- It’s diversified. I own shares in the 5000 largest publicly traded companies in the US. I own shares in Canada, Europe, Asia, emerging markets, all over the world. My bond funds cover the full spectrum of government and corporate debt. I have a portion of my portfolio in the G fund, a unique US government debt asset.
- It’s cheap. The TSP expense ratios are 0.027%, or $2.70 per year for every $10,000 invested. The three Vanguard Admiral Shares average at 0.09%, or $9 per year for every $10,000 invested. With these extremely low expense ratios, even a modest return is put into your pocket, rather than your fund managers’. See Vanguard’s research on why keeping costs low matters.
- It’s automatic. My investments happen every month, without any action on my part. myPay whisks the money from my paycheck into the TSP and Vanguard plucks it out of my checking account before I even notice it’s there.
Disadvantages to my portfolio:
- No exposure to real estate. I prefer my real estate to be tangible. I don’t like REITs (Real Estate Investment Trusts) and would prefer to invest in real estate by buying property and turning it into AirBnB.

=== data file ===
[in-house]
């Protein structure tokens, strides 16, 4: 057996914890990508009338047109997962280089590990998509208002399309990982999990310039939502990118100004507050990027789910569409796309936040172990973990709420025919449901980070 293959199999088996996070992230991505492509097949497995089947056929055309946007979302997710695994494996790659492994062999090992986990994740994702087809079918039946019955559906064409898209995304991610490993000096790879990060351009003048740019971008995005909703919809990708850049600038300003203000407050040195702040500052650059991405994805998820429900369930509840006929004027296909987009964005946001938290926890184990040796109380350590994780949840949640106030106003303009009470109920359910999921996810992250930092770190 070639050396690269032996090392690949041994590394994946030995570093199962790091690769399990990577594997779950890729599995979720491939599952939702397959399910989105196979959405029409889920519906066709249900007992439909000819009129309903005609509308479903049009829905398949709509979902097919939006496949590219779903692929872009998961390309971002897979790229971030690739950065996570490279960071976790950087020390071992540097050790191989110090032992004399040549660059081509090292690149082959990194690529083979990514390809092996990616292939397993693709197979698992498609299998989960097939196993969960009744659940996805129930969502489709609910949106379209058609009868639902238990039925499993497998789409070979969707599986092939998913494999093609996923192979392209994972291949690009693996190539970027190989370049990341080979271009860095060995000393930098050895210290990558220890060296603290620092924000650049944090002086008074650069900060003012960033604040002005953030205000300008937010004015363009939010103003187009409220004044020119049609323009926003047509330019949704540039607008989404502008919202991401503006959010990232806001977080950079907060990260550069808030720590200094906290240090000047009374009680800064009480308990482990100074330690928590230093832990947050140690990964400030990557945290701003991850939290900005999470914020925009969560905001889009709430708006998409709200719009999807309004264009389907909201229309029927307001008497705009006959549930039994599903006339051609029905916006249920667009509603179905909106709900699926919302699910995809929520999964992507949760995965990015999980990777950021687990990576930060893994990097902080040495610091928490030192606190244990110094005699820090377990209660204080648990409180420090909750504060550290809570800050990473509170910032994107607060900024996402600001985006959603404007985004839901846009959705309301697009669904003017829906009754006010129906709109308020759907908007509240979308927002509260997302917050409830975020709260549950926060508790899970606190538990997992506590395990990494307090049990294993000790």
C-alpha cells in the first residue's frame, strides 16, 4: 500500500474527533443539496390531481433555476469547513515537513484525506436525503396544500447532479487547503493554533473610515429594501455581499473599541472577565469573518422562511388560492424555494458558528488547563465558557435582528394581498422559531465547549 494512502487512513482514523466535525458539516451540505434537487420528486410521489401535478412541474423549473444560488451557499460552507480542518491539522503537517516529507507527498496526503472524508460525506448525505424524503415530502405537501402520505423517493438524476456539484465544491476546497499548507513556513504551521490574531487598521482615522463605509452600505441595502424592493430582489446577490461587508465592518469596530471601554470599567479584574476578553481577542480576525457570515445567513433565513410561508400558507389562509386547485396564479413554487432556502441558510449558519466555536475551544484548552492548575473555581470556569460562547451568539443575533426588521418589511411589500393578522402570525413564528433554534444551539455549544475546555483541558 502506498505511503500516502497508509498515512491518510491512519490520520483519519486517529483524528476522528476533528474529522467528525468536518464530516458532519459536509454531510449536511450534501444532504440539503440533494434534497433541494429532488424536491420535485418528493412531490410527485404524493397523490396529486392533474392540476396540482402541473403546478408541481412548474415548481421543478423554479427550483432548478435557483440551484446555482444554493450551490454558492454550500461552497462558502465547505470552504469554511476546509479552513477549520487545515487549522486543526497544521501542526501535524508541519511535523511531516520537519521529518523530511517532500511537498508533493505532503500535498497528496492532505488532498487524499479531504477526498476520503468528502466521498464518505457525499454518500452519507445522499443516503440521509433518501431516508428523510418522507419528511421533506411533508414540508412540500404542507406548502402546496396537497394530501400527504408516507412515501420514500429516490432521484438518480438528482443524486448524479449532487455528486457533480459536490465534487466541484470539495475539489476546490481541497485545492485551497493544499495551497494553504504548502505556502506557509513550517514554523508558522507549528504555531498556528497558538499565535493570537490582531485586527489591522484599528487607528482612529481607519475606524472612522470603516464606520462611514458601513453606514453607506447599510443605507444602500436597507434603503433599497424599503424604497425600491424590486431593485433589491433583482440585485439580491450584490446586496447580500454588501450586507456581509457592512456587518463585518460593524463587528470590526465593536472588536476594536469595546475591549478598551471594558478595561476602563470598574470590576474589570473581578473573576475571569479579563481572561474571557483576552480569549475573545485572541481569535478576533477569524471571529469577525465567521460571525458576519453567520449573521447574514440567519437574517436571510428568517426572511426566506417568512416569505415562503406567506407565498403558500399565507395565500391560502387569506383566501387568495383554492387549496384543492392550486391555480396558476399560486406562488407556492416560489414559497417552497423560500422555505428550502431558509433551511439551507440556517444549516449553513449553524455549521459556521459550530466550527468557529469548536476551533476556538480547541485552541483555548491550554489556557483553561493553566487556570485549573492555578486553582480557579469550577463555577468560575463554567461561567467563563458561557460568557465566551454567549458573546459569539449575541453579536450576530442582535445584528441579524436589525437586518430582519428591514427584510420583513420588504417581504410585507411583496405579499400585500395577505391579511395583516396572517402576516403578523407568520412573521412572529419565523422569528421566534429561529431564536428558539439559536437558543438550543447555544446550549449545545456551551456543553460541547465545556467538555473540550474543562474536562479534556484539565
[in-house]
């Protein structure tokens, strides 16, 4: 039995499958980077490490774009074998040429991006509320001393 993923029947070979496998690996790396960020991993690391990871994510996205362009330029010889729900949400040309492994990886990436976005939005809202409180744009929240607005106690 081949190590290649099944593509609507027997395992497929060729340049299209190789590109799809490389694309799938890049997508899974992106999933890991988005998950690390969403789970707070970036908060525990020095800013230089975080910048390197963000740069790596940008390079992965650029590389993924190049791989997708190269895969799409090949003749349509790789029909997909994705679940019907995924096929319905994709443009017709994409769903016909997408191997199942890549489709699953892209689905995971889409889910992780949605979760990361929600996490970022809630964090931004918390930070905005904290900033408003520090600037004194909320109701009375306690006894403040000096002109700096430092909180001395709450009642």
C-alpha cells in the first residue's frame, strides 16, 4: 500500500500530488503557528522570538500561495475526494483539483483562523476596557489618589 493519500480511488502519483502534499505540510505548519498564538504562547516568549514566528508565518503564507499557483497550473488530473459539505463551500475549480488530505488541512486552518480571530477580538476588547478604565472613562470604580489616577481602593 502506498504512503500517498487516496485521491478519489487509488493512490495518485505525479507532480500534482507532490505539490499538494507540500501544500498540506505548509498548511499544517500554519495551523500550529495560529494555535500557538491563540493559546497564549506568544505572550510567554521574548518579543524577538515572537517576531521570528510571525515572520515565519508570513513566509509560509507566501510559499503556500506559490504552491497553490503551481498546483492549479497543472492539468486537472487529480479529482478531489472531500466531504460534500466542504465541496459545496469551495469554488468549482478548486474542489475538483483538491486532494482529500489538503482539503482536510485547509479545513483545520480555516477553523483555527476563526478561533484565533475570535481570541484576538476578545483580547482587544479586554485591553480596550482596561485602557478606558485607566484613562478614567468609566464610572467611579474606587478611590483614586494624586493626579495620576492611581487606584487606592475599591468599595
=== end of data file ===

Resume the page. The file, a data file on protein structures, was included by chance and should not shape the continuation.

The most important part of any asset allocation or investment plan is to stick with it for the long haul. Constantly trading in and out of stocks, chasing performance, or going after whatever the latest investment fad is fine for maybe 1-5% of your portfolio, but the majority of your retirement savings must be invested prudently and wisely.
Fear is also a major killer of portfolios. Selling too early, selling at the bottom, or buying high can kill your performance and savings. Better to invest methodically, with an eye on the very long term, and ignore CNBC and the daily market news. Don’t try and time the market.
How about you, reader? What is your investment strategy, especially if you serve in the military? Have you thought about an asset allocation plan and how to follow it? Any problems you see with my portfolio?